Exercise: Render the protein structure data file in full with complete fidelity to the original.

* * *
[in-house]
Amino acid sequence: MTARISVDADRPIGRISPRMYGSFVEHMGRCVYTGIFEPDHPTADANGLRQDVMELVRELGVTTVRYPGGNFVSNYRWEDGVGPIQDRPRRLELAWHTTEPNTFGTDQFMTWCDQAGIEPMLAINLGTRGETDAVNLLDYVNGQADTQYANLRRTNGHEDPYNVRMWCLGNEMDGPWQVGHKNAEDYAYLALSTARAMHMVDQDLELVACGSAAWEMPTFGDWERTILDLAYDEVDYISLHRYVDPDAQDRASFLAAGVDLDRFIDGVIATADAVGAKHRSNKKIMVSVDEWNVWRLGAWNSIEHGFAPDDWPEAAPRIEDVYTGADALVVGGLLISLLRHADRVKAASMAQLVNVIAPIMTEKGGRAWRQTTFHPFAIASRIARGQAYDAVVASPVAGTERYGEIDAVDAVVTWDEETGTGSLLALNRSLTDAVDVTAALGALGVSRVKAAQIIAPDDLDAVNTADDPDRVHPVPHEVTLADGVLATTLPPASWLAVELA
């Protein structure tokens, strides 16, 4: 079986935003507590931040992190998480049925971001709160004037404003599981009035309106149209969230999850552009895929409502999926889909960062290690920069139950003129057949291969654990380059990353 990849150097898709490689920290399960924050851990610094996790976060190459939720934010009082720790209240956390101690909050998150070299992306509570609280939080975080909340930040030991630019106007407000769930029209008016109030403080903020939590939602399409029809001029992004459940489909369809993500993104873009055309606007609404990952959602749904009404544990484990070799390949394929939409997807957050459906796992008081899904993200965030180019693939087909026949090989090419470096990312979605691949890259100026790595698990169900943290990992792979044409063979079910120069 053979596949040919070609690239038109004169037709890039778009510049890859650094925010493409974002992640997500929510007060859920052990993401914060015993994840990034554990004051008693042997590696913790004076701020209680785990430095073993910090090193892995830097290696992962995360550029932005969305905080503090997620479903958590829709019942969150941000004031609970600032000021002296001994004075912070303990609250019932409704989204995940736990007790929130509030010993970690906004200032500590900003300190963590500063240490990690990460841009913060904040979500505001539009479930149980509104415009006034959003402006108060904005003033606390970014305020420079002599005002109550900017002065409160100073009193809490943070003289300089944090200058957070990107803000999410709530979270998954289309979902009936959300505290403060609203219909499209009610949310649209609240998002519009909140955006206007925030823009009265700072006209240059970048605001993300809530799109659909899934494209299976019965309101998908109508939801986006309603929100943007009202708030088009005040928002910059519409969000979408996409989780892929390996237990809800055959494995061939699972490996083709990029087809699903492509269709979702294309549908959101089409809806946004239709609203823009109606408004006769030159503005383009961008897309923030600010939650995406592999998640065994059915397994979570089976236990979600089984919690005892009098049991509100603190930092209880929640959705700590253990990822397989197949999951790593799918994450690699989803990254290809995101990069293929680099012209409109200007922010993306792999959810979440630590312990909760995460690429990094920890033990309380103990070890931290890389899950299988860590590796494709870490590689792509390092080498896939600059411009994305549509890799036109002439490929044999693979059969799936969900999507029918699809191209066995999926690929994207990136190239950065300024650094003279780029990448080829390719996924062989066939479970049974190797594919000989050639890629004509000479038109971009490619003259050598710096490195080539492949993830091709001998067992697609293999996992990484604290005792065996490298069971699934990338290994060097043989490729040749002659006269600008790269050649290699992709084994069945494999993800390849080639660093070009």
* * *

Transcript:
[in-house]
Amino acid sequence: MTARISVDADRPIGRISPRMYGSFVEHMGRCVYTGIFEPDHPTADANGLRQDVMELVRELGVTTVRYPGGNFVSNYRWEDGVGPIQDRPRRLELAWHTTEPNTFGTDQFMTWCDQAGIEPMLAINLGTRGETDAVNLLDYVNGQADTQYANLRRTNGHEDPYNVRMWCLGNEMDGPWQVGHKNAEDYAYLALSTARAMHMVDQDLELVACGSAAWEMPTFGDWERTILDLAYDEVDYISLHRYVDPDAQDRASFLAAGVDLDRFIDGVIATADAVGAKHRSNKKIMVSVDEWNVWRLGAWNSIEHGFAPDDWPEAAPRIEDVYTGADALVVGGLLISLLRHADRVKAASMAQLVNVIAPIMTEKGGRAWRQTTFHPFAIASRIARGQAYDAVVASPVAGTERYGEIDAVDAVVTWDEETGTGSLLALNRSLTDAVDVTAALGALGVSRVKAAQIIAPDDLDAVNTADDPDRVHPVPHEVTLADGVLATTLPPASWLAVELA
């Protein structure tokens, strides 16, 4: 079986935003507590931040992190998480049925971001709160004037404003599981009035309106149209969230999850552009895929409502999926889909960062290690920069139950003129057949291969654990380059990353 990849150097898709490689920290399960924050851990610094996790976060190459939720934010009082720790209240956390101690909050998150070299992306509570609280939080975080909340930040030991630019106007407000769930029209008016109030403080903020939590939602399409029809001029992004459940489909369809993500993104873009055309606007609404990952959602749904009404544990484990070799390949394929939409997807957050459906796992008081899904993200965030180019693939087909026949090989090419470096990312979605691949890259100026790595698990169900943290990992792979044409063979079910120069 053979596949040919070609690239038109004169037709890039778009510049890859650094925010493409974002992640997500929510007060859920052990993401914060015993994840990034554990004051008693042997590696913790004076701020209680785990430095073993910090090193892995830097290696992962995360550029932005969305905080503090997620479903958590829709019942969150941000004031609970600032000021002296001994004075912070303990609250019932409704989204995940736990007790929130509030010993970690906004200032500590900003300190963590500063240490990690990460841009913060904040979500505001539009479930149980509104415009006034959003402006108060904005003033606390970014305020420079002599005002109550900017002065409160100073009193809490943070003289300089944090200058957070990107803000999410709530979270998954289309979902009936959300505290403060609203219909499209009610949310649209609240998002519009909140955006206007925030823009009265700072006209240059970048605001993300809530799109659909899934494209299976019965309101998908109508939801986006309603929100943007009202708030088009005040928002910059519409969000979408996409989780892929390996237990809800055959494995061939699972490996083709990029087809699903492509269709979702294309549908959101089409809806946004239709609203823009109606408004006769030159503005383009961008897309923030600010939650995406592999998640065994059915397994979570089976236990979600089984919690005892009098049991509100603190930092209880929640959705700590253990990822397989197949999951790593799918994450690699989803990254290809995101990069293929680099012209409109200007922010993306792999959810979440630590312990909760995460690429990094920890033990309380103990070890931290890389899950299988860590590796494709870490590689792509390092080498896939600059411009994305549509890799036109002439490929044999693979059969799936969900999507029918699809191209066995999926690929994207990136190239950065300024650094003279780029990448080829390719996924062989066939479970049974190797594919000989050639890629004509000479038109971009490619003259050598710096490195080539492949993830091709001998067992697609293999996992990484604290005792065996490298069971699934990338290994060097043989490729040749002659006269600008790269050649290699992709084994069945494999993800390849080639660093070009």